Hunter becomes chair of Federal Election Commission

On January 1, 2020, FEC commissioner Caroline C. Hunter (R) assumed the role of Federal Election Commission (FEC) chairwoman. Hunter is serving her second non-consecutive one year term as FEC Chairwoman and 12th year on the commission.

The Federal Election Commission is an independent regulatory agency created by Congress in 1975 to administer and enforce the Federal Elections Campaign Act. The FEC is responsible for disclosing campaign finance information, enforcing limits and prohibitions on contributions, and overseeing the public funding of presidential elections.

The commission is led by six members that are appointed by the president and confirmed by the Senate. They each serve six-year terms, with two seats up for appointment every two years. To prevent partisanship, no more than three members can be of the same political party. The chairs of the commission serve one-year terms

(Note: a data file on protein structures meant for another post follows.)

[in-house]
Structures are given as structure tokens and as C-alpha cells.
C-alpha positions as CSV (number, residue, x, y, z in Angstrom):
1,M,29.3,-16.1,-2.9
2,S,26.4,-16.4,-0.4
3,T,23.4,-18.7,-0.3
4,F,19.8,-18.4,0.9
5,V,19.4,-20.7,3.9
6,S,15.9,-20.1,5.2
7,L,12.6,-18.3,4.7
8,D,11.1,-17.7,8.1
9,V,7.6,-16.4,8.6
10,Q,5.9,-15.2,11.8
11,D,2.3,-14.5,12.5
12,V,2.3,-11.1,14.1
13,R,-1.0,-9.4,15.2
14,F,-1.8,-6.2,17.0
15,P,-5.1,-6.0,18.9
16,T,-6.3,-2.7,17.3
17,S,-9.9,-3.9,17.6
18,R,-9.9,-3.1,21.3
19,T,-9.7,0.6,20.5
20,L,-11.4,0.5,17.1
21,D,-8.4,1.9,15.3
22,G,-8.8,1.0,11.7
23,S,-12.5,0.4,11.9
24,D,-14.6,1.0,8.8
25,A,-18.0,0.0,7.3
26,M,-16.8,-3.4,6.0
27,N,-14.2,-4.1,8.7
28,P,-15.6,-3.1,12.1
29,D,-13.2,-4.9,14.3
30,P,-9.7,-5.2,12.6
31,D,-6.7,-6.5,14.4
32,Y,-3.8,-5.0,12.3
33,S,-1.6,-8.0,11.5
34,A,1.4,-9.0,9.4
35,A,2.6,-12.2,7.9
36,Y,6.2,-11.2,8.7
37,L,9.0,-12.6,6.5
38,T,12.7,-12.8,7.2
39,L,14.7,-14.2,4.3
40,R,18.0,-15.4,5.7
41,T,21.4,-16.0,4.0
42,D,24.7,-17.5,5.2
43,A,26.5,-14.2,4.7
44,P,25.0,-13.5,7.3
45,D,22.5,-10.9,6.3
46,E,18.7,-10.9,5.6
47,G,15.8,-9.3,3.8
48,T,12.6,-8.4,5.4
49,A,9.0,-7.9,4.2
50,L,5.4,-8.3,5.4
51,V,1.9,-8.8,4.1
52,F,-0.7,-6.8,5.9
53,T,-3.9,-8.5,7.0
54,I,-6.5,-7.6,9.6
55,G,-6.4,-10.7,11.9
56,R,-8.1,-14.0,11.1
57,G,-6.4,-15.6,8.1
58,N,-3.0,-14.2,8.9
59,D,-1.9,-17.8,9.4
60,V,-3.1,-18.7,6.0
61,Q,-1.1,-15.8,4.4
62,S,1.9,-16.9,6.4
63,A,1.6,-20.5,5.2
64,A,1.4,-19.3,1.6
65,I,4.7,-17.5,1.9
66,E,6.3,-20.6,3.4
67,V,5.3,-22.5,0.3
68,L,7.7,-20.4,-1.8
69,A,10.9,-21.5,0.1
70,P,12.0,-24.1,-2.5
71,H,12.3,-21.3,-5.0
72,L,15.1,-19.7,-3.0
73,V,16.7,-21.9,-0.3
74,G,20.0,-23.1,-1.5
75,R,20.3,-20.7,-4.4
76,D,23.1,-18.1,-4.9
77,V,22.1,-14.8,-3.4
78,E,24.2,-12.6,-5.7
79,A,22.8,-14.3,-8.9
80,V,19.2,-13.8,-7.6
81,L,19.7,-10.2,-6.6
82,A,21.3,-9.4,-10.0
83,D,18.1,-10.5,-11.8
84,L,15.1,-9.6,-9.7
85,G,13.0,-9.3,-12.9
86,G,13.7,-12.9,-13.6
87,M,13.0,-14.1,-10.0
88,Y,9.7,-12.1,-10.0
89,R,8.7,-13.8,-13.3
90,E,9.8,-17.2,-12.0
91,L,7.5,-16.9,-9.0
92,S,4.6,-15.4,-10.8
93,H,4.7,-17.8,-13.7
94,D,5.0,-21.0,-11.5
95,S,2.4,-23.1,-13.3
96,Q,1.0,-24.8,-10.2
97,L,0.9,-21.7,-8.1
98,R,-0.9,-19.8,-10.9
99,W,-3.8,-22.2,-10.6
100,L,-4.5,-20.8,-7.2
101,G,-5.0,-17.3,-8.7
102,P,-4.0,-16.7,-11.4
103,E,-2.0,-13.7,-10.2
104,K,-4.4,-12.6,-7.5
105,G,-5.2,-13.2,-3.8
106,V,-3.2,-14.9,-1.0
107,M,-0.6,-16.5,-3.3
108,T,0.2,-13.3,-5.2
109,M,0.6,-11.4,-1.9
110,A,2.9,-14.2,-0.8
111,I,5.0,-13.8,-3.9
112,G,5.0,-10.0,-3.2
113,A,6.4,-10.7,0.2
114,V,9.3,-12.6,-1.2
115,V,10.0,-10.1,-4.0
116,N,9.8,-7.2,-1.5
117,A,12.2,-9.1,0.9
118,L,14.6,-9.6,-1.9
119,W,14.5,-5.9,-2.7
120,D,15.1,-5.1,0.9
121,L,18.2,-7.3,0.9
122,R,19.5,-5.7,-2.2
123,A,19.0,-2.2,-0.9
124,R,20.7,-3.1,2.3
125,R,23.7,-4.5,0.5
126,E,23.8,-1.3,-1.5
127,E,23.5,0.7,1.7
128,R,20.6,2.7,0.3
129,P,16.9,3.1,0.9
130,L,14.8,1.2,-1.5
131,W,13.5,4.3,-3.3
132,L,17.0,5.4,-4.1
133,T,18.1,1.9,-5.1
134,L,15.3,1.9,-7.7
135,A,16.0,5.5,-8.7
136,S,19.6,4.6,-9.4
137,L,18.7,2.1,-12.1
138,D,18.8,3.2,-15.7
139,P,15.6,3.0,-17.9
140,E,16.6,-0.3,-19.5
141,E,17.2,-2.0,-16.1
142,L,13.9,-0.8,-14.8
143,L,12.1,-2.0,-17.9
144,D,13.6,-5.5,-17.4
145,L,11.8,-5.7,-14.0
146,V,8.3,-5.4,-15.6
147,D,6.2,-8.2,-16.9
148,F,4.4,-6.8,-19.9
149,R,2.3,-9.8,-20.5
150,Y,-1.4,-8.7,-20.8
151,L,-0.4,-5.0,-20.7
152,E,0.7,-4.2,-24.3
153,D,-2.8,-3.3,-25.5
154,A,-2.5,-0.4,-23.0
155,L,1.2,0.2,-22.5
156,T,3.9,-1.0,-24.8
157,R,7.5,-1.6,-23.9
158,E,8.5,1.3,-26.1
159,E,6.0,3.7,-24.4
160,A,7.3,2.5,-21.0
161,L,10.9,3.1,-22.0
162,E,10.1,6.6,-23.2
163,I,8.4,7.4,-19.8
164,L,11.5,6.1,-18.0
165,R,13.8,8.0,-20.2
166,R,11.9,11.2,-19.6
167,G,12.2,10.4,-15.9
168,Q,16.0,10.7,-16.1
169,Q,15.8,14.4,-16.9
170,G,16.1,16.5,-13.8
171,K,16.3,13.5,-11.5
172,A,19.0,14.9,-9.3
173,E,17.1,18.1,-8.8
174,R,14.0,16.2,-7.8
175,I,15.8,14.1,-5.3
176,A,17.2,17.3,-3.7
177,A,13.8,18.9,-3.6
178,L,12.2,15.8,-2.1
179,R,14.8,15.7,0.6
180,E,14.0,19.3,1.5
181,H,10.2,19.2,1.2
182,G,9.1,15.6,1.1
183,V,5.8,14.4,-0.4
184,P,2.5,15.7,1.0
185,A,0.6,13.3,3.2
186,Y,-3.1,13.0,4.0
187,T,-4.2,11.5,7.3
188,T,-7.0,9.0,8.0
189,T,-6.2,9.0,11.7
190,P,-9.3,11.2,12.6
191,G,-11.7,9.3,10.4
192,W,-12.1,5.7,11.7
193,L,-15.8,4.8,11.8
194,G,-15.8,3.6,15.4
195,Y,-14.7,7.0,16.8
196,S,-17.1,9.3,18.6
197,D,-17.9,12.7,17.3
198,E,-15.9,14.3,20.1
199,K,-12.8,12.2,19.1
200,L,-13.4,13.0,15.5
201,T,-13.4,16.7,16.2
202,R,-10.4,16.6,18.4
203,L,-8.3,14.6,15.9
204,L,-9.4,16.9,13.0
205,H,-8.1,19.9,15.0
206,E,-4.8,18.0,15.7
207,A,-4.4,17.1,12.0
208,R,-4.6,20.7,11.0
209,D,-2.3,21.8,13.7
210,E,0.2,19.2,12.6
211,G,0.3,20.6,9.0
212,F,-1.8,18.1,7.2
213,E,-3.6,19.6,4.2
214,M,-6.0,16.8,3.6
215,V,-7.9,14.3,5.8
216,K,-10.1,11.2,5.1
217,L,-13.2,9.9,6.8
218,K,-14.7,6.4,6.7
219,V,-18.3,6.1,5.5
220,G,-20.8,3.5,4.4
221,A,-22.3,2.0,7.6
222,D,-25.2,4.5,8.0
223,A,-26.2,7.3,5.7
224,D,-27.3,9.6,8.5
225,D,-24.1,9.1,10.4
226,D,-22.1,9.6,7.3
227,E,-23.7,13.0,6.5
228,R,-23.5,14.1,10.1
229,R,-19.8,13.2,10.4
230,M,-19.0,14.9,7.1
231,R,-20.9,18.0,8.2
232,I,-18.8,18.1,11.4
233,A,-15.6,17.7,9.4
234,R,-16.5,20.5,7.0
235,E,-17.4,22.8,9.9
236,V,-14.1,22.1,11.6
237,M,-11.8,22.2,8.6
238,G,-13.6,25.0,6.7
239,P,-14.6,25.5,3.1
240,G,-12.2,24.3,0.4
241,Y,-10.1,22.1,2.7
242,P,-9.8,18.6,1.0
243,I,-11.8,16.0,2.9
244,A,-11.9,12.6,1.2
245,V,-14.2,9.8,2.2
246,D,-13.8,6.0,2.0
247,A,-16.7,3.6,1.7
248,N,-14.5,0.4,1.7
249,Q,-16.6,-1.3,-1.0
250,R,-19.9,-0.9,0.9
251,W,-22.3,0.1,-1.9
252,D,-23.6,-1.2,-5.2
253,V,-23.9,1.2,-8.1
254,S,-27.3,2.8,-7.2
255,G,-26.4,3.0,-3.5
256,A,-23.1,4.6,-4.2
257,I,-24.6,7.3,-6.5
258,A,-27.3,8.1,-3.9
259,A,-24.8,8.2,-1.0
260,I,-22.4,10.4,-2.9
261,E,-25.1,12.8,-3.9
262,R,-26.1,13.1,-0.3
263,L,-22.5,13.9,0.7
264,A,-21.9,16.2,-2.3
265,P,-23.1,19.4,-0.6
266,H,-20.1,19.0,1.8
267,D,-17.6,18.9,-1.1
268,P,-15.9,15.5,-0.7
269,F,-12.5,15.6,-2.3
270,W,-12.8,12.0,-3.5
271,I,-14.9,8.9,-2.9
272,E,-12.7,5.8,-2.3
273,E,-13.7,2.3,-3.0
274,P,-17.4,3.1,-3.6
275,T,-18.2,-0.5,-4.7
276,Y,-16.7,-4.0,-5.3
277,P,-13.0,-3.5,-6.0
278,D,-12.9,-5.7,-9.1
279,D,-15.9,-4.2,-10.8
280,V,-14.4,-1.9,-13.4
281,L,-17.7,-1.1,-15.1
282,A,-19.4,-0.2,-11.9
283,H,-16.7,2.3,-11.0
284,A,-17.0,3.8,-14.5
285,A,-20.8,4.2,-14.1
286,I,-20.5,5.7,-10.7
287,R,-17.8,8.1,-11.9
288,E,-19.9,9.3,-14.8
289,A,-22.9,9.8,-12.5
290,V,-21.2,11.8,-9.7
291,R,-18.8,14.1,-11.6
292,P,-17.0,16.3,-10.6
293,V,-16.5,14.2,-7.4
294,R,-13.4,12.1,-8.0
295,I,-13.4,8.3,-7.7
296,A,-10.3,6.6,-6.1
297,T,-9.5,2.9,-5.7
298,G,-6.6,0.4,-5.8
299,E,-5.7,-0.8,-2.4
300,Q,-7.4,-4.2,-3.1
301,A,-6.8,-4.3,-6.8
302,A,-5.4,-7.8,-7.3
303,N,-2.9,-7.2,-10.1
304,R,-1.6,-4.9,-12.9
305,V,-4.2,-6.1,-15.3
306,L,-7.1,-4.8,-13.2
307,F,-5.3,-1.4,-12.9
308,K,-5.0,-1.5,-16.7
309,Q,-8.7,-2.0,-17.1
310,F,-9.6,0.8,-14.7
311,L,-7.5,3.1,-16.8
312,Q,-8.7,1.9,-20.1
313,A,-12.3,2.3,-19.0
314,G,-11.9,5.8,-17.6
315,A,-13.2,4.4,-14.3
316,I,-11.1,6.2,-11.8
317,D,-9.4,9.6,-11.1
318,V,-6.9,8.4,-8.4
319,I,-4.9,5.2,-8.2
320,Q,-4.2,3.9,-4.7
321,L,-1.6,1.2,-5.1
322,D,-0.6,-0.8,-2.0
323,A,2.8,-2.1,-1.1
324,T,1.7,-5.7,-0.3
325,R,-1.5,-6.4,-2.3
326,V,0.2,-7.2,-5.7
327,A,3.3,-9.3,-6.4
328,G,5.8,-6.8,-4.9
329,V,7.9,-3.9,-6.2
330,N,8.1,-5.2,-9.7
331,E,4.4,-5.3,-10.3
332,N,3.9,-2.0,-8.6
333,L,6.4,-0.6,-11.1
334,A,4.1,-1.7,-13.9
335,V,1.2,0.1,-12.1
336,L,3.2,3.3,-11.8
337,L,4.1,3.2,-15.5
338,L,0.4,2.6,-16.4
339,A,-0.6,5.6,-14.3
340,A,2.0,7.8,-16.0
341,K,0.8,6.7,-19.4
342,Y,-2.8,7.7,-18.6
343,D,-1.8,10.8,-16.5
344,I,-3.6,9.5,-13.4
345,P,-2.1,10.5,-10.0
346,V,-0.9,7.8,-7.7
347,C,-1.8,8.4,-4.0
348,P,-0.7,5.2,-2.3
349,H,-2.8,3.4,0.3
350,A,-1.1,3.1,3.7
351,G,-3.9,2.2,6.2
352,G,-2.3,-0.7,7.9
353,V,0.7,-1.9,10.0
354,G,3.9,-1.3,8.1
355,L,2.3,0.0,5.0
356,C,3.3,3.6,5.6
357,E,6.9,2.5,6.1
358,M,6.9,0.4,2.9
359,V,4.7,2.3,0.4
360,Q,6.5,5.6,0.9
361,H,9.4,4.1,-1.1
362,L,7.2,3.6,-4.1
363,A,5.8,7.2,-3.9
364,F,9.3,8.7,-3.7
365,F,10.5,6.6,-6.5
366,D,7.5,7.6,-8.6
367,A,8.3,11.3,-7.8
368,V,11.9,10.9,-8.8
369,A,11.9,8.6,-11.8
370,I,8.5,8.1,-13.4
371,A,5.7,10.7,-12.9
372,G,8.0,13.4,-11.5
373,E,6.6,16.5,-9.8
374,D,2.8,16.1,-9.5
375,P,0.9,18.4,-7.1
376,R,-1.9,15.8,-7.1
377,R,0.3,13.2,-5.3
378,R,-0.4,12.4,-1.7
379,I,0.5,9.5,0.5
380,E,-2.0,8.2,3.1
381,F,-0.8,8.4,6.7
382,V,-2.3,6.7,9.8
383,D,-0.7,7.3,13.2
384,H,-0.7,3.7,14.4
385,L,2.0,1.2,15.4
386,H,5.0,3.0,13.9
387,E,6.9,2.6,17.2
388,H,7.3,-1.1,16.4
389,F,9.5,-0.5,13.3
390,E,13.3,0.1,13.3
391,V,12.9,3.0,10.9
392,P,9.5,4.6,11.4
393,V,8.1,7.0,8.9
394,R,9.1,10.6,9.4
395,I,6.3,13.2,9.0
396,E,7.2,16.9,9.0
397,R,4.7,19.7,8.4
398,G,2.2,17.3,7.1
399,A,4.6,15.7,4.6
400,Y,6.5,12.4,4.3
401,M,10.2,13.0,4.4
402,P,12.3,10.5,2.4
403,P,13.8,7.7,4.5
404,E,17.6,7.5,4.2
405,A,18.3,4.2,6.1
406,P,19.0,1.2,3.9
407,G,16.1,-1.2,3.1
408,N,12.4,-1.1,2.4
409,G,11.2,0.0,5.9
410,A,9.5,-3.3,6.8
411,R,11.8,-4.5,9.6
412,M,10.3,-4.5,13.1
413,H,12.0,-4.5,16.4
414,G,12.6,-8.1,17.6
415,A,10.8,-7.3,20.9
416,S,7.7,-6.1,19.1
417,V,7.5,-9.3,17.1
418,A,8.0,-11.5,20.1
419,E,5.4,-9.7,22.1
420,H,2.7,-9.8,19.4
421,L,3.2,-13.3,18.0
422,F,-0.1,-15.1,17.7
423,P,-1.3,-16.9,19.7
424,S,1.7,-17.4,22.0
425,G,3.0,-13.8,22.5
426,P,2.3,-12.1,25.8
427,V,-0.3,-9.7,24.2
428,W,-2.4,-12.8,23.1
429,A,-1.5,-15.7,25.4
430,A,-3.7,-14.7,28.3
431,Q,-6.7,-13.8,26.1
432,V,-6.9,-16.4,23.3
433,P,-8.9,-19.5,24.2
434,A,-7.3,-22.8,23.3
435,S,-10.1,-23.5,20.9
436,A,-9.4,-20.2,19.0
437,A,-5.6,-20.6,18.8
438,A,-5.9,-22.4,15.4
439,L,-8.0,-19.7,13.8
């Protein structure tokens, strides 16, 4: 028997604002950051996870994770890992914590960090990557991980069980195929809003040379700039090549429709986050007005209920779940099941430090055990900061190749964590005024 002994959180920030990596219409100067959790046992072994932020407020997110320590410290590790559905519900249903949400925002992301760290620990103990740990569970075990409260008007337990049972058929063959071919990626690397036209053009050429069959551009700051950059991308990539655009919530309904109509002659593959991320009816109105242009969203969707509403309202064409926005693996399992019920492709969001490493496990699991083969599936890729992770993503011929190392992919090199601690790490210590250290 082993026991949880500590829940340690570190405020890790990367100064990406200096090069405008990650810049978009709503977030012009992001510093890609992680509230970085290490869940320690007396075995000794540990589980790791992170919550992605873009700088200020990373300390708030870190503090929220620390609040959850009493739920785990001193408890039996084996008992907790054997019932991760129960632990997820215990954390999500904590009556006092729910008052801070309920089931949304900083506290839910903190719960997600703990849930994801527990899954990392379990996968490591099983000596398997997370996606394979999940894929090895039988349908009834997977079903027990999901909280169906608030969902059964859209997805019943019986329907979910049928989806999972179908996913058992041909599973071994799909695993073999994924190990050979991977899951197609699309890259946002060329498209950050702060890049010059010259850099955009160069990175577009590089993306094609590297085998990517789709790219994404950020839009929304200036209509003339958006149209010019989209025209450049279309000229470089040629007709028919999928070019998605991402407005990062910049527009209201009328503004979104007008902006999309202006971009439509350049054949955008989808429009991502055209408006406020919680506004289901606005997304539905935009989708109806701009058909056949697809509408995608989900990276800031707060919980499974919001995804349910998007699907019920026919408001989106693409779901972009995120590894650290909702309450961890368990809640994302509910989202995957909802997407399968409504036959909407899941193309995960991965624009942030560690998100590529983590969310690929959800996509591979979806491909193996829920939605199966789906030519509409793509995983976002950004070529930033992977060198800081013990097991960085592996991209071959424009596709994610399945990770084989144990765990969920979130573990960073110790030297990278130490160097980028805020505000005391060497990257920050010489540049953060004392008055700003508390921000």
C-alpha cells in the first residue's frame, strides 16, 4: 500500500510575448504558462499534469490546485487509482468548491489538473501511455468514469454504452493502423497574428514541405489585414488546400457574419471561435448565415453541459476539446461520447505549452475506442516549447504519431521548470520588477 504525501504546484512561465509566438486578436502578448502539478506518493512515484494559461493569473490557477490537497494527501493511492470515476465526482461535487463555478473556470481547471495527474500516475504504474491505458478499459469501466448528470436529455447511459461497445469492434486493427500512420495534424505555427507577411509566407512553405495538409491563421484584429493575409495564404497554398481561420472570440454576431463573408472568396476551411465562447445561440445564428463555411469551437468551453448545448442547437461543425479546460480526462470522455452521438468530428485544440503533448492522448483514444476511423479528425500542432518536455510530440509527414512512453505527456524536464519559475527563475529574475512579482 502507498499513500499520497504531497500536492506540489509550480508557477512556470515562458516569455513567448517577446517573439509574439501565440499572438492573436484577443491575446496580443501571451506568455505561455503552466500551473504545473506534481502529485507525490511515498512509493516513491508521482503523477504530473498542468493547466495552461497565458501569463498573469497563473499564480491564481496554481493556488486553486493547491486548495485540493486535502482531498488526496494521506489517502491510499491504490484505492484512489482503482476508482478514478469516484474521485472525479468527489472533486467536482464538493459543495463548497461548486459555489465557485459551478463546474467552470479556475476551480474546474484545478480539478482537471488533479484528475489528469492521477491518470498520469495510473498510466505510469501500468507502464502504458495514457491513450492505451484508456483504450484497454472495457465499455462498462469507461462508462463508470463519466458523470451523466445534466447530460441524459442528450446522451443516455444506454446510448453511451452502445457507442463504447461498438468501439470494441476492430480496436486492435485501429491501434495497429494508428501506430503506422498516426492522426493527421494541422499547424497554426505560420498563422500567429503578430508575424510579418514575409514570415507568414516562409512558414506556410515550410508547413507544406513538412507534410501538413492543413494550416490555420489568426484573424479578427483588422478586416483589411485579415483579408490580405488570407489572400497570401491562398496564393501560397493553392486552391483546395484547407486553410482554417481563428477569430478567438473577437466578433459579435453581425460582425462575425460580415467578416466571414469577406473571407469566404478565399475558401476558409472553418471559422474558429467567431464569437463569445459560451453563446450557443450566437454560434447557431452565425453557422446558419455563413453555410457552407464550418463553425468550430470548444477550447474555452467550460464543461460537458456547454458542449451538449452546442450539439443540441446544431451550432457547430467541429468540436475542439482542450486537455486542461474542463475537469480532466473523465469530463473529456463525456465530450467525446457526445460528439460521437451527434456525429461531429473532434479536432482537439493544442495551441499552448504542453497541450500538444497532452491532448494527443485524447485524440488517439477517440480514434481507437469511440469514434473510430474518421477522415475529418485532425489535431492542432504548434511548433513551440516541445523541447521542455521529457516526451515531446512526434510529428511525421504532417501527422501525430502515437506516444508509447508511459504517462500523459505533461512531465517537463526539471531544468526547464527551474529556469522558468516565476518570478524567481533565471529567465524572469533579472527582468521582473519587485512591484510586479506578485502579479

After Vice Chairman Matthew Petersen (R) resigned on August 31, the FEC has three members. The minimum number of members that must be present to make the agency’s decisions valid—known as a quorum—is four. The FEC will continue to make campaign finance documents available to the public and issue recommendations regarding campaign finance complaints. However, it will be unable to vote on recommendations until a quorum is established.

All of the FEC’s current members are holdover members of the board, meaning they have served longer than their original six-year term. President Donald J. Trump nominated James E. Trainor III to the commission in 2017 but the nomination was returned to the president at the conclusion of the 115th Congress. There have been no new appointments to the FEC since Trainor’s appointment and no Senate confirmations of new FEC members since Lee E. Goodman and Ann Ravel were confirmed as new FEC members in October 2013.

Before serving as the FEC Chairwoman, Hunter served as the vice-chair of the U.S. Election Assistance Commission, deputy director of the White House Office of Public Liaison, and in the U.S. Department of Homeland Security. Before working within the government, Hunter served as deputy counsel of the Republican National Committee.

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About the author

Avery Hill

Avery Hill is a staff writer at Ballotpedia and can be reached at avery.hill@ballotpedia.org.

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